24.09.2018 | NASA/Goddard Space Flight Center

nachricht 558 million-year-old fat reveals earliest known animal
21.09.2018 | Max-Planck-Institut für Biogeochemie

All articles from Earth Sciences >>>

The most recent press releases about innovation >>>

Die letzten 5 Focus-News des innovations-reports im Überblick:

Im Focus: Scientists present new observations to understand the phase transition in quantum chromodynamics

The building blocks of matter in our universe were formed in the first 10 microseconds of its existence, according to the currently accepted scientific picture. After the Big Bang about 13.7 billion years ago, matter consisted mainly of quarks and gluons, two types of elementary particles whose interactions are governed by quantum chromodynamics (QCD), the theory of strong interaction. In the early universe, these particles moved (nearly) freely in a quark-gluon plasma.

This is a joint press release of University Muenster and Heidelberg as well as the GSI Helmholtzzentrum für Schwerionenforschung in Darmstadt.

Then, in a phase transition, they combined and formed hadrons, among them the building blocks of atomic nuclei, protons and neutrons. In the current issue of...

Im Focus: Patented nanostructure for solar cells: Rough optics, smooth surface

Thin-film solar cells made of crystalline silicon are inexpensive and achieve efficiencies of a good 14 percent. However, they could do even better if their shiny surfaces reflected less light. A team led by Prof. Christiane Becker from the Helmholtz-Zentrum Berlin (HZB) has now patented a sophisticated new solution to this problem.

"It is not enough simply to bring more light into the cell," says Christiane Becker. Such surface structures can even ultimately reduce the efficiency by...

Im Focus: New soft coral species discovered in Panama

A study in the journal Bulletin of Marine Science describes a new, blood-red species of octocoral found in Panama. The species in the genus Thesea was discovered in the threatened low-light reef environment on Hannibal Bank, 60 kilometers off mainland Pacific Panama, by researchers at the Smithsonian Tropical Research Institute in Panama (STRI) and the Centro de Investigación en Ciencias del Mar y Limnología (CIMAR) at the University of Costa Rica.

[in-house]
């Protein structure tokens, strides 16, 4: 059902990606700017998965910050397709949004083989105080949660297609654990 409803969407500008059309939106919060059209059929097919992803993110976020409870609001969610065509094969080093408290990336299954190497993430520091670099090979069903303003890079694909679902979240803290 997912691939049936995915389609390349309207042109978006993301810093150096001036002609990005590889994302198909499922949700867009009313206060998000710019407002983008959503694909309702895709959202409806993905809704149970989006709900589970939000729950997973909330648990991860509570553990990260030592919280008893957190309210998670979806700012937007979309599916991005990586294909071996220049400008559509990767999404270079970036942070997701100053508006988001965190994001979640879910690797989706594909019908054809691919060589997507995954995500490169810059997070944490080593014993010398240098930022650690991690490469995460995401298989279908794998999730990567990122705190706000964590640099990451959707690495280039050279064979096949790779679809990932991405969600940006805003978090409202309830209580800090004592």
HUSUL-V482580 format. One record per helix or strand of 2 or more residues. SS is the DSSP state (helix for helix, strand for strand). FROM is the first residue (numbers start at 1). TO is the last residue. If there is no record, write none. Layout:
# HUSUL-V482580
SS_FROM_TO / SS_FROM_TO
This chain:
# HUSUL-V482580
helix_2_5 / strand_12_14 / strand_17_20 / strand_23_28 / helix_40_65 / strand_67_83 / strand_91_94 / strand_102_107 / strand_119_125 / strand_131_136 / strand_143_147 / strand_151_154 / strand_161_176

Scientists established the new species, Thesea dalioi, by comparing its physical traits, such as branch thickness and the bright red colony color, with the...

Im Focus: New devices based on rust could reduce excess heat in computers

Physicists explore long-distance information transmission in antiferromagnetic iron oxide

Scientists have succeeded in observing the first long-distance transfer of information in a magnetic group of materials known as antiferromagnets.

Im Focus: Finding Nemo's genes

An international team of researchers has mapped Nemo's genome

An international team of researchers has mapped Nemo's genome, providing the research community with an invaluable resource to decode the response of fish to...

All Focus news of the innovation-report >>>

Anzeige

Anzeige

VideoLinks
Industry & Economy
Event News

"Boston calling": TU Berlin and the Weizenbaum Institute organize a conference in USA

21.09.2018 | Event News

One of the world’s most prominent strategic forums for global health held in Berlin in October 2018

03.09.2018 | Event News

4th Intelligent Materials - European Symposium on Intelligent Materials

27.08.2018 | Event News

 
Latest News

Matter falling into a black hole at 30 percent of the speed of light

24.09.2018 | Physics and Astronomy

NASA balloon mission captures electric blue clouds

24.09.2018 | Earth Sciences

New way to target advanced breast cancers

24.09.2018 | Health and Medicine

VideoLinks
Science & Research
Overview of more VideoLinks >>>